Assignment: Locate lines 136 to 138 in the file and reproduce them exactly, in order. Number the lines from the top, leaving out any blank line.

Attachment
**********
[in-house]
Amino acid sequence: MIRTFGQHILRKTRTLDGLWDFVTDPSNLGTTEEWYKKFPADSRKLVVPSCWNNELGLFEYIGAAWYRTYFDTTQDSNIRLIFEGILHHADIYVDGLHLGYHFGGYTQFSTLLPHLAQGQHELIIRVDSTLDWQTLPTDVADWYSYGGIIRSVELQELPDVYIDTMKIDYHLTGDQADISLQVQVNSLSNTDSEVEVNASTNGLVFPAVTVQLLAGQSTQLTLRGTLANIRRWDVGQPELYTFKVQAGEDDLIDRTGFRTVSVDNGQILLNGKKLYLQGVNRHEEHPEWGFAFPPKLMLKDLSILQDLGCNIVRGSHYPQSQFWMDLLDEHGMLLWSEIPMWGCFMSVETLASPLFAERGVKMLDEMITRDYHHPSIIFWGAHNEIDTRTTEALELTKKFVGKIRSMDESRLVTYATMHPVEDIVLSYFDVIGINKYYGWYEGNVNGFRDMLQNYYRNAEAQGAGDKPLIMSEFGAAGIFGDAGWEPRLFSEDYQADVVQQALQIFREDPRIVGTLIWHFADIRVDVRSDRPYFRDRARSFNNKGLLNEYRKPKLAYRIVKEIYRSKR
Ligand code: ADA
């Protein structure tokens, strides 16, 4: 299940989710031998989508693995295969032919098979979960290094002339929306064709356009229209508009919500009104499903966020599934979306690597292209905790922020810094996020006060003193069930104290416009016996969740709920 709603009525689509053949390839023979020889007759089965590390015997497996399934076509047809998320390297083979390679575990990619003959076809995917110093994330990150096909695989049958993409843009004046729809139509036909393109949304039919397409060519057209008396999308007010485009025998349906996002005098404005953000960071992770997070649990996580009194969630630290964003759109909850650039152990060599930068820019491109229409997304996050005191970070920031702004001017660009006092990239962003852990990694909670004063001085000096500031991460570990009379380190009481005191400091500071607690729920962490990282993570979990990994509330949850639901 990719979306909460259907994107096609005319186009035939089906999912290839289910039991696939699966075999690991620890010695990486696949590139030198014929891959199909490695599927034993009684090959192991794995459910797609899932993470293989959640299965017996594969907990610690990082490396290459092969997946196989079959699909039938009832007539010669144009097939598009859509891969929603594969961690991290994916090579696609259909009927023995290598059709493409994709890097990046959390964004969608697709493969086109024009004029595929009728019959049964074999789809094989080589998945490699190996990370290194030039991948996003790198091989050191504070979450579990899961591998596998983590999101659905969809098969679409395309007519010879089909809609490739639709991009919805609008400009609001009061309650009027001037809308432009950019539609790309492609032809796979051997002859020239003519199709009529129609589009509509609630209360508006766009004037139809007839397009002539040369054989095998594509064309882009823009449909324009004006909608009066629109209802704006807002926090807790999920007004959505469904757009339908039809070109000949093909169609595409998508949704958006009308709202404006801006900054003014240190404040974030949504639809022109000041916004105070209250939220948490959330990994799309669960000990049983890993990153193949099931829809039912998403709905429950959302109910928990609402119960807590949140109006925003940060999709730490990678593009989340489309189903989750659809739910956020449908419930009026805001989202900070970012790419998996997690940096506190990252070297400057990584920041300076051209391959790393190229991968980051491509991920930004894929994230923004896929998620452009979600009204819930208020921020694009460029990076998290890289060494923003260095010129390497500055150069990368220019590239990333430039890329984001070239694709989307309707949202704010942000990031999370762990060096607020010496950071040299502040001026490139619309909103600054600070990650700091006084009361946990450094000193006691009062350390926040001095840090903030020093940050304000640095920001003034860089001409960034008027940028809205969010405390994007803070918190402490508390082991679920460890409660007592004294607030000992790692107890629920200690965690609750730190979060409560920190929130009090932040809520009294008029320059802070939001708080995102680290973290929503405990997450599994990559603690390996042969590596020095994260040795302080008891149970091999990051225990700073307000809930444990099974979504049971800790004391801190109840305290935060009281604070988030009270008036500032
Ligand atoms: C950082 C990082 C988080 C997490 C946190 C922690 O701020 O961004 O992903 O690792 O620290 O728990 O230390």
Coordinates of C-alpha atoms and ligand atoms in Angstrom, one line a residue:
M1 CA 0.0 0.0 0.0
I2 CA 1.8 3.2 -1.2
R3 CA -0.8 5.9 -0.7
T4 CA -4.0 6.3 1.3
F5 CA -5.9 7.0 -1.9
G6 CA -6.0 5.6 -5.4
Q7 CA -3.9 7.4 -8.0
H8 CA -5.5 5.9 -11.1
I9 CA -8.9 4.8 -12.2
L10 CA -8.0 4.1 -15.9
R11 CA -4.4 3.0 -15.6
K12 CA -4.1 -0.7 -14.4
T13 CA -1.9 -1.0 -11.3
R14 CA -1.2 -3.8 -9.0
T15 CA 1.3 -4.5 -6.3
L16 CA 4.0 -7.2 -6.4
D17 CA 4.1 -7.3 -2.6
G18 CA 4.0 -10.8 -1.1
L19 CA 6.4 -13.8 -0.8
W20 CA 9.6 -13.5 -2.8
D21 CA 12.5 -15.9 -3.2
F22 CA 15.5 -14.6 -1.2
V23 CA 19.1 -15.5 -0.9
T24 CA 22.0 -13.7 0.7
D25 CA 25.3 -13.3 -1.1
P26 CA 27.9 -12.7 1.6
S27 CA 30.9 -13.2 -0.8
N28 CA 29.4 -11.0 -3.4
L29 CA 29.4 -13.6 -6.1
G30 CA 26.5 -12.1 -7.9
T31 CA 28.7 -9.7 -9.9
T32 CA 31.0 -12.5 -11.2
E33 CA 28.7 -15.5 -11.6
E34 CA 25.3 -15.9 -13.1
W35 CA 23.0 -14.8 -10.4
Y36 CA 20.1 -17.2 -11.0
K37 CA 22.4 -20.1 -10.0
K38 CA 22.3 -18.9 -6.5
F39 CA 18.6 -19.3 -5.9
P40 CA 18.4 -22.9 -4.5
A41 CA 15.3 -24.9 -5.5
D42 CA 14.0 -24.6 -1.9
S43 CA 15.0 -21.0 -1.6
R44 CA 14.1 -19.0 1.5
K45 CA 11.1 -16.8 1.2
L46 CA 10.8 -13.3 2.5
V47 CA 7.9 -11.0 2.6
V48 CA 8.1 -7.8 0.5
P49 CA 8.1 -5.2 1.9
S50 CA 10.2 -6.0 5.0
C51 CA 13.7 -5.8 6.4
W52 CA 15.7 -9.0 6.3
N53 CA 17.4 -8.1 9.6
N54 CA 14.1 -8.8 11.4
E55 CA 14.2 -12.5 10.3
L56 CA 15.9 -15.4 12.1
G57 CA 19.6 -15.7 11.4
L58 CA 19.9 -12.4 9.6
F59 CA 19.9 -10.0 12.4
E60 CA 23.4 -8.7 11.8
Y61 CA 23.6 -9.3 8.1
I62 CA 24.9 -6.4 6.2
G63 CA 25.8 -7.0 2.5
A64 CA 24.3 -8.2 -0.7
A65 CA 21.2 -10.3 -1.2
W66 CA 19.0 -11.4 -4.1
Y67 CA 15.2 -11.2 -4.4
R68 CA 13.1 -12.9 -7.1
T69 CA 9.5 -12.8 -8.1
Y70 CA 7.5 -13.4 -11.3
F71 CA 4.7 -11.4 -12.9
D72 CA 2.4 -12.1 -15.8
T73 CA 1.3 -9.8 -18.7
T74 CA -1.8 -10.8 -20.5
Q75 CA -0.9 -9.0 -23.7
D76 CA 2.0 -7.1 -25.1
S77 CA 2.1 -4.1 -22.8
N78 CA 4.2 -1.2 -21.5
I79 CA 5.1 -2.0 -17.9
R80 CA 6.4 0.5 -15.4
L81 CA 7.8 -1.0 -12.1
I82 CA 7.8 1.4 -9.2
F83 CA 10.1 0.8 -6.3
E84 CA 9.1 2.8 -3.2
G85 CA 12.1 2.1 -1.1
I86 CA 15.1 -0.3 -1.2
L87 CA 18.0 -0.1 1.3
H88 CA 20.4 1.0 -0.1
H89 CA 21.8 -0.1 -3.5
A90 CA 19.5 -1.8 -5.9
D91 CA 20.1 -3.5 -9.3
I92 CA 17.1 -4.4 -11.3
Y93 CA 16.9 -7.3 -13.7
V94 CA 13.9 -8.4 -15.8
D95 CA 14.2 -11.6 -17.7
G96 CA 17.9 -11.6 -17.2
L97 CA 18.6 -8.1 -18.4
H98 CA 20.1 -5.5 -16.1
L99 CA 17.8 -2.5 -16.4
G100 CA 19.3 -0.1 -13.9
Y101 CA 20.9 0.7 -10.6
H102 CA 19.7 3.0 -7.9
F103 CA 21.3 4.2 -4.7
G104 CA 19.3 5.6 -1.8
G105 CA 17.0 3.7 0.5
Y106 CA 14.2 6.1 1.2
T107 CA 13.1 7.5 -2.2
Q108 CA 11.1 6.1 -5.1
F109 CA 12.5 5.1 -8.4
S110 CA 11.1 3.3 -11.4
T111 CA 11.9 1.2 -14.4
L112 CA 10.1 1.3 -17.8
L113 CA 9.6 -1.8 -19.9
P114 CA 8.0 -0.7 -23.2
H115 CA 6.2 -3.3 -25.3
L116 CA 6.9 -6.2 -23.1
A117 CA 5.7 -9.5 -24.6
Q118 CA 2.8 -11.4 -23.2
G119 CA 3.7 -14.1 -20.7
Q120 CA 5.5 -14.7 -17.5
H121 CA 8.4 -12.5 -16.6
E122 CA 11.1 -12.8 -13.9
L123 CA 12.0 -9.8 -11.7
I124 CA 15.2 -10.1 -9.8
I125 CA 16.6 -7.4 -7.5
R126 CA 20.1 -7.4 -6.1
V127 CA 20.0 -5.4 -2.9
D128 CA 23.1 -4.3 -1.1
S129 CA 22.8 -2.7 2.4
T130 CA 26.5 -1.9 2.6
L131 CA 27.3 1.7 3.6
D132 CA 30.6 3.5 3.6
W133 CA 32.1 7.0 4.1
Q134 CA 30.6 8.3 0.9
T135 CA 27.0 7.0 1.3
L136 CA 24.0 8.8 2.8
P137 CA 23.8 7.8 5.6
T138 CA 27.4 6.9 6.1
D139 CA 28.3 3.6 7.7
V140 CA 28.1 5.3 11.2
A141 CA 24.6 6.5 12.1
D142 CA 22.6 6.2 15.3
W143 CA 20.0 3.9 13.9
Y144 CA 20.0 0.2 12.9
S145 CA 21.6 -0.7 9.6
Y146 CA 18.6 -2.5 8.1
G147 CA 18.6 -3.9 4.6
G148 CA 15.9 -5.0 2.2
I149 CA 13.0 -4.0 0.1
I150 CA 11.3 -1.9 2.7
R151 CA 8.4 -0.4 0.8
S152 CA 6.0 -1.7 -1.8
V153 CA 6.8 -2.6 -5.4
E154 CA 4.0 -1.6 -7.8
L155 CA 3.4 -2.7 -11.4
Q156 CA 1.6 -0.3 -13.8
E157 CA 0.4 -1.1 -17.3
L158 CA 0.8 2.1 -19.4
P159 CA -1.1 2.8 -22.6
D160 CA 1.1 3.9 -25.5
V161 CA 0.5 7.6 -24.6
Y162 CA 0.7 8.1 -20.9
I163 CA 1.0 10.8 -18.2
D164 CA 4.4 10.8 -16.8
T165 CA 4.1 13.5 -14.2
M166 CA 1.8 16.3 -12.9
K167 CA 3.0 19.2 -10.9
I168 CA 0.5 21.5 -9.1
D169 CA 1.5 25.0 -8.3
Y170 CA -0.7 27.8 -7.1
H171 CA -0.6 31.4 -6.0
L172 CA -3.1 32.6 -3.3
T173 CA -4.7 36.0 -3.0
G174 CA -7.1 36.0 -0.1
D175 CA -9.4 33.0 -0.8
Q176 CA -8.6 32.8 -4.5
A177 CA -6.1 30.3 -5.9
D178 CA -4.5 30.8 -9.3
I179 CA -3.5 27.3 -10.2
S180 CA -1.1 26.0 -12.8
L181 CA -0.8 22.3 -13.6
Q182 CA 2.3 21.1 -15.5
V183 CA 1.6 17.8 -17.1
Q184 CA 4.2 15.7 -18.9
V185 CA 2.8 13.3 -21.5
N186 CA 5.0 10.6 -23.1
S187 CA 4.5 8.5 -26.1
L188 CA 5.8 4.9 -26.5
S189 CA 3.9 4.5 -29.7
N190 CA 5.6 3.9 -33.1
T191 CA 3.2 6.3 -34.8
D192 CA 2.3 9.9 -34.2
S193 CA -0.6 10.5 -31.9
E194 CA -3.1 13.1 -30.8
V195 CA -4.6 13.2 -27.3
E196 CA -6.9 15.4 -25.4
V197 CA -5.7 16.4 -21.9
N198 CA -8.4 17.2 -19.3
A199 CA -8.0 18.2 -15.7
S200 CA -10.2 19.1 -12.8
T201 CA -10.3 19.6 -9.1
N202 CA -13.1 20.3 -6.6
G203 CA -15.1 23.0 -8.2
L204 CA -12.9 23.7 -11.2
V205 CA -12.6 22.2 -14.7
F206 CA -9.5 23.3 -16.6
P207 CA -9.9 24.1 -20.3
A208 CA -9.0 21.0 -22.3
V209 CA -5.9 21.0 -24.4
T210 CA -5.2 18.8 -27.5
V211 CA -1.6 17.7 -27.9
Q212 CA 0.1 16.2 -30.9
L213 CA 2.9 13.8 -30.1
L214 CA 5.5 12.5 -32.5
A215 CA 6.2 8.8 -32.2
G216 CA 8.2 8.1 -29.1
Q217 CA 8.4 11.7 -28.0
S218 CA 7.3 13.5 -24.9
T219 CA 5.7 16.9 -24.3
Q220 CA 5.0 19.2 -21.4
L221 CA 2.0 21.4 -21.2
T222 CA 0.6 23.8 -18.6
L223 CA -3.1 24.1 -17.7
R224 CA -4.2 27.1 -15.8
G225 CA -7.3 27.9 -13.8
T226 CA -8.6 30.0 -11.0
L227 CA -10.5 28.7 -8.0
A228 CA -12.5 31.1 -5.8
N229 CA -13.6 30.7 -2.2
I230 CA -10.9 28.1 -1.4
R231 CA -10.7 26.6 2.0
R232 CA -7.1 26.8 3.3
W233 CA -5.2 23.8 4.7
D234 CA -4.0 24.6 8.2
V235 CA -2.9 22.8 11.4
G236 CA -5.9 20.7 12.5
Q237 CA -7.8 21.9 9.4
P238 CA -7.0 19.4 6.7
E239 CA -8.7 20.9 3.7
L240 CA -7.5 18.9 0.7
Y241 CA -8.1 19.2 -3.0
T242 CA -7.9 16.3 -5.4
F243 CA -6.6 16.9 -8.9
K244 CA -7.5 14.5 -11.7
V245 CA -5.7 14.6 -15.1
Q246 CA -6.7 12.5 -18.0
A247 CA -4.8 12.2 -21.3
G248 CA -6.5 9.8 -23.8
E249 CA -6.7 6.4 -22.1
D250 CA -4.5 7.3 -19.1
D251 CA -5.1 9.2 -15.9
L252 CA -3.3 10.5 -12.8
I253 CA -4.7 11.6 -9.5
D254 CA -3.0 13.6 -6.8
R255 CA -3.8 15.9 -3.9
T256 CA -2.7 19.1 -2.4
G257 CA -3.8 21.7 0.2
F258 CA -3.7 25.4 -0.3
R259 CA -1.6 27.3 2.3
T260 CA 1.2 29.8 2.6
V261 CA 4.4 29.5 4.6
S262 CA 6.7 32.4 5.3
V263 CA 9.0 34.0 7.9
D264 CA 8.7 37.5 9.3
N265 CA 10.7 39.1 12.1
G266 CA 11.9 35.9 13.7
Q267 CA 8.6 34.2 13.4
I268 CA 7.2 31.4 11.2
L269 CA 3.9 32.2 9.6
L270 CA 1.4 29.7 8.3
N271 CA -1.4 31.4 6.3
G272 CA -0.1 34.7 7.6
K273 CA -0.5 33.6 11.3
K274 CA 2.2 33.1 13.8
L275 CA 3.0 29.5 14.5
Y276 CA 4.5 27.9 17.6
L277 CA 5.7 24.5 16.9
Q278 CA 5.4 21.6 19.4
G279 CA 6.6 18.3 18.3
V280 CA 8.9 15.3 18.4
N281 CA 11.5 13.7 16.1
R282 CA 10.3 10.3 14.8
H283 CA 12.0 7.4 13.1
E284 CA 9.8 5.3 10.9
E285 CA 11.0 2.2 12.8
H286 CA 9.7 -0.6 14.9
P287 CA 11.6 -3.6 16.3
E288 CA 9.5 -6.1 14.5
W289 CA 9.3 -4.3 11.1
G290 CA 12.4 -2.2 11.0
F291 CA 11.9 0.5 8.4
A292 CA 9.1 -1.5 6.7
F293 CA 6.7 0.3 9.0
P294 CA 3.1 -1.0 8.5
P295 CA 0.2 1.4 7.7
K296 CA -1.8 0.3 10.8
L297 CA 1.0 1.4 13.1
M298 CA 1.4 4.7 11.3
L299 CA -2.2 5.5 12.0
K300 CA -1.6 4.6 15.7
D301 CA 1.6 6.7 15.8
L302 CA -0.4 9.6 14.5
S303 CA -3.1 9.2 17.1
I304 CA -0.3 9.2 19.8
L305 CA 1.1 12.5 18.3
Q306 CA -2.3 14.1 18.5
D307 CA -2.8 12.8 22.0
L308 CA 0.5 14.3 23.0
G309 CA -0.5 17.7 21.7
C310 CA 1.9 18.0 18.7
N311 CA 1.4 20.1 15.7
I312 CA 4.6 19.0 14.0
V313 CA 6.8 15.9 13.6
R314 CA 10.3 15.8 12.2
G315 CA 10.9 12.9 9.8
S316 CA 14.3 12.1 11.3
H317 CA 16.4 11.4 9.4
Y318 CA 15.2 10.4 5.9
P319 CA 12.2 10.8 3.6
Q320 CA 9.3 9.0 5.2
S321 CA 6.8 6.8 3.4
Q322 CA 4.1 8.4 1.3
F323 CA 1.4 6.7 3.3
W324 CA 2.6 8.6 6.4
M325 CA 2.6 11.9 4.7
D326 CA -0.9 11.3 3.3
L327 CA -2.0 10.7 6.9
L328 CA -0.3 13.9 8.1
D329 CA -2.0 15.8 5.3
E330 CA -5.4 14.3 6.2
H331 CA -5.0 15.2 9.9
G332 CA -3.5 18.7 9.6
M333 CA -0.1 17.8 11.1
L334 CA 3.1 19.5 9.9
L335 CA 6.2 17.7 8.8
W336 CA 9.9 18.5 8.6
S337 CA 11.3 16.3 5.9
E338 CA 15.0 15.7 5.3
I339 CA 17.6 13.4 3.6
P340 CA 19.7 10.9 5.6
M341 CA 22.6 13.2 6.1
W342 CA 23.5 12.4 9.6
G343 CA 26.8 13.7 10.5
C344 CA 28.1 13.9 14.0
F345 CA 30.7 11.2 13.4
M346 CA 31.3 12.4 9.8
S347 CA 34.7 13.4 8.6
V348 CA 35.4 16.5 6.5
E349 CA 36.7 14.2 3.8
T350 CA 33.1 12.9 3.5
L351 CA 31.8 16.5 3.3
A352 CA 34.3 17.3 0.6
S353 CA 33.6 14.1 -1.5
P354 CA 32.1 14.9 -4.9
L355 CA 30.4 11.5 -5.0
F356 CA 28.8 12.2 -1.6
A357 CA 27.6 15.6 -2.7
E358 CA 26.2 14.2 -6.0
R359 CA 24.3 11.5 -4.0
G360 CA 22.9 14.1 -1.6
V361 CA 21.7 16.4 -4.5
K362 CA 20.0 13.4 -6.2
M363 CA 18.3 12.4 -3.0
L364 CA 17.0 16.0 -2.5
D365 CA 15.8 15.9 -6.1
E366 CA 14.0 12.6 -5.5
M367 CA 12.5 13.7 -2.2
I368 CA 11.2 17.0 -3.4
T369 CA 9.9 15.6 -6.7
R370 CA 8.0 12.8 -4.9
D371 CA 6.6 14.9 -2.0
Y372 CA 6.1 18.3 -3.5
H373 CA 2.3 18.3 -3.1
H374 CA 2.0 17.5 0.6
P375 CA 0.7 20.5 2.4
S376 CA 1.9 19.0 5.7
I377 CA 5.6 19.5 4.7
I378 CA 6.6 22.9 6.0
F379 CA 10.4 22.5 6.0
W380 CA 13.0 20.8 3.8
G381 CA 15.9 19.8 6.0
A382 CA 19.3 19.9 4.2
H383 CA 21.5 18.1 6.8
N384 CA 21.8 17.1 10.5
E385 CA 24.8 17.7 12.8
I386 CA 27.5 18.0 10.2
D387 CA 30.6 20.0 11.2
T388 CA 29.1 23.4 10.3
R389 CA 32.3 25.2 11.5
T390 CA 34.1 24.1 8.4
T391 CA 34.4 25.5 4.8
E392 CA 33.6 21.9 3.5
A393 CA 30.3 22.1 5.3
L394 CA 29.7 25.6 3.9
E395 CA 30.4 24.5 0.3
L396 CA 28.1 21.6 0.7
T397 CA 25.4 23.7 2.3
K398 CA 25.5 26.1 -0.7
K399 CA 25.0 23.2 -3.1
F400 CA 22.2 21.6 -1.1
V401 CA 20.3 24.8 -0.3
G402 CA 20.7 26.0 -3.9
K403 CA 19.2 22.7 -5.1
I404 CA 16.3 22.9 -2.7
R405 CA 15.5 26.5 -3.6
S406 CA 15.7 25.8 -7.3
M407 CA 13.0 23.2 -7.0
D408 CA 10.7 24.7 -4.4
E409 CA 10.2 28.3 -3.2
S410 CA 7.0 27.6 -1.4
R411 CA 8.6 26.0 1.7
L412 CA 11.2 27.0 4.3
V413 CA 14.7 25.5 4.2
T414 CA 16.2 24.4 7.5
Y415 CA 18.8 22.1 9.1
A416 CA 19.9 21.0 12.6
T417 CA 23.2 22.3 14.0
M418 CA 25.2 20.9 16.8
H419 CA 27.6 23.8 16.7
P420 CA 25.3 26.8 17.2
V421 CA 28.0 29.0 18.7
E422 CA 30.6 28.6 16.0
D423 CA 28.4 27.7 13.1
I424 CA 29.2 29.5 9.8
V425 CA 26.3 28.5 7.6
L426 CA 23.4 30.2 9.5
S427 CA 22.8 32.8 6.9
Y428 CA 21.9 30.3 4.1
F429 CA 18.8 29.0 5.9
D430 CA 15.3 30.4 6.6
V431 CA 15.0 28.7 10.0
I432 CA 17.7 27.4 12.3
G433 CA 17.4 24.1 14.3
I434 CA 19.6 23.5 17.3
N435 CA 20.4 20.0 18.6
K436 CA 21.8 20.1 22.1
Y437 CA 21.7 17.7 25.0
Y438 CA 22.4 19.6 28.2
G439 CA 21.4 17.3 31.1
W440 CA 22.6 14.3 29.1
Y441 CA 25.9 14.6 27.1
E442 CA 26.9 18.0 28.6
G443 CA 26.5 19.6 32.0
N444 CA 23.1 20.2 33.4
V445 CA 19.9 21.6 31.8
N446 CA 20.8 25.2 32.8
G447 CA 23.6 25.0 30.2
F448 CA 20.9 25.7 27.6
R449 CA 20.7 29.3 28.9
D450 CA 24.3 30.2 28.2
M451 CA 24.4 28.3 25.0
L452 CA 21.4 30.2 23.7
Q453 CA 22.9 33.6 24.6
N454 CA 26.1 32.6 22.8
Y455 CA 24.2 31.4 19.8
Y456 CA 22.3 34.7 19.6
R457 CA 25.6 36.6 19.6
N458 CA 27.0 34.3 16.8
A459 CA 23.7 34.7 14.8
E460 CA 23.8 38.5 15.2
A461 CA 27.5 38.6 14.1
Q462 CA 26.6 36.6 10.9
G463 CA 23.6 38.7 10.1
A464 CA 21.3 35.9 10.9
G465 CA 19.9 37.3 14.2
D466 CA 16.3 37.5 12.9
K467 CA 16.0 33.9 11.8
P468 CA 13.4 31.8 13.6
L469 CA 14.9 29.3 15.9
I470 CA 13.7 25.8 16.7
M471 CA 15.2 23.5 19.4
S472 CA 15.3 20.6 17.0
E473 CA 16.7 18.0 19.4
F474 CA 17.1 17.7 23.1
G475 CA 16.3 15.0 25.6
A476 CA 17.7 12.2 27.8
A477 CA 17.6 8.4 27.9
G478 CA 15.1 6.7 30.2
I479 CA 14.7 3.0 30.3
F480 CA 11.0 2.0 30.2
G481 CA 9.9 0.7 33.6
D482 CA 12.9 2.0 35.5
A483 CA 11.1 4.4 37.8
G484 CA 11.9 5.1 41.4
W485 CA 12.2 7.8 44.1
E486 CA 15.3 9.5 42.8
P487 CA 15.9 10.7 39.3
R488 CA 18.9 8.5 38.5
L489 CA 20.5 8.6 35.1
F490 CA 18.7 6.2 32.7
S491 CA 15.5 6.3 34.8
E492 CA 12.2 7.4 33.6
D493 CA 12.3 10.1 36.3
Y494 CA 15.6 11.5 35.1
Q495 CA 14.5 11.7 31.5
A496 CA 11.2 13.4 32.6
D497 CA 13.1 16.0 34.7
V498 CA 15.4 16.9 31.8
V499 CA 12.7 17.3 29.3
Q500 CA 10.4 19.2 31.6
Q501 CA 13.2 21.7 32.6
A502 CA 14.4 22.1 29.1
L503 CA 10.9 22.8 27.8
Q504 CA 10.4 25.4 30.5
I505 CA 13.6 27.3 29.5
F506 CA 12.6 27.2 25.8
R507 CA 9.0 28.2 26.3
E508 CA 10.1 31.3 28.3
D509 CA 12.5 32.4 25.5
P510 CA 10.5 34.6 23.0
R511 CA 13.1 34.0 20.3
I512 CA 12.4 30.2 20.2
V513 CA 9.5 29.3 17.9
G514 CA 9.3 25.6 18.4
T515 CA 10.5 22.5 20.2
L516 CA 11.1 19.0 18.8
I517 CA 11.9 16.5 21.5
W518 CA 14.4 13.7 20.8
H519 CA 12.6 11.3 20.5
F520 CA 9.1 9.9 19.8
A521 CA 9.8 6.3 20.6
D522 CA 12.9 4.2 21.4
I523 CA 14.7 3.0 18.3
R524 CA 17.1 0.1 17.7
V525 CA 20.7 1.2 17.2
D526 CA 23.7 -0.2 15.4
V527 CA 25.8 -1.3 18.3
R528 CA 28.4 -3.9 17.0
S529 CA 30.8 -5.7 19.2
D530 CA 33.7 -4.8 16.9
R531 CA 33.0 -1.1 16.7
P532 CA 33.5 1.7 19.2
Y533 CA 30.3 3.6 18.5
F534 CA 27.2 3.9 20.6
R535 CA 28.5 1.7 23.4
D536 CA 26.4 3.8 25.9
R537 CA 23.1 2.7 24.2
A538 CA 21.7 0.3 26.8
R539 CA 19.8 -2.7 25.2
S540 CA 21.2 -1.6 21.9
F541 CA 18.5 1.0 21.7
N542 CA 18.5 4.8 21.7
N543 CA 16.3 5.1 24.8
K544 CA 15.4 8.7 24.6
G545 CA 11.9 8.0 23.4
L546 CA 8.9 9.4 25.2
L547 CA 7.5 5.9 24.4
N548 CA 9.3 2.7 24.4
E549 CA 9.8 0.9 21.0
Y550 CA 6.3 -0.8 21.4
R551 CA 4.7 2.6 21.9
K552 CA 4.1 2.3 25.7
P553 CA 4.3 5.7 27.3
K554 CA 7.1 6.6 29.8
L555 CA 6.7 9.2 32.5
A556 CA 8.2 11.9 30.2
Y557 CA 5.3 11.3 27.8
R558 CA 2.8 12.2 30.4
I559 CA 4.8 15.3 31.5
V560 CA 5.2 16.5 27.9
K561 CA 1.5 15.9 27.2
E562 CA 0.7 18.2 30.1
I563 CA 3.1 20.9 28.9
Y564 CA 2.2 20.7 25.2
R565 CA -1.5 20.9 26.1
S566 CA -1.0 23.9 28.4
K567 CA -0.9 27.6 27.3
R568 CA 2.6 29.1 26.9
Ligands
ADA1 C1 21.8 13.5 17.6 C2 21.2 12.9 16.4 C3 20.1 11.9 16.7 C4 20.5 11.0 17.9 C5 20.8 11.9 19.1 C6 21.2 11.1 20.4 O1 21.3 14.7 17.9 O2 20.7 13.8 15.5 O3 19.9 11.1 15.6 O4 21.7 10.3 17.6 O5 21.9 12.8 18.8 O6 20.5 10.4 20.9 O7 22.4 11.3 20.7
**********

T130 CA 26.5 -1.9 2.6
L131 CA 27.3 1.7 3.6
D132 CA 30.6 3.5 3.6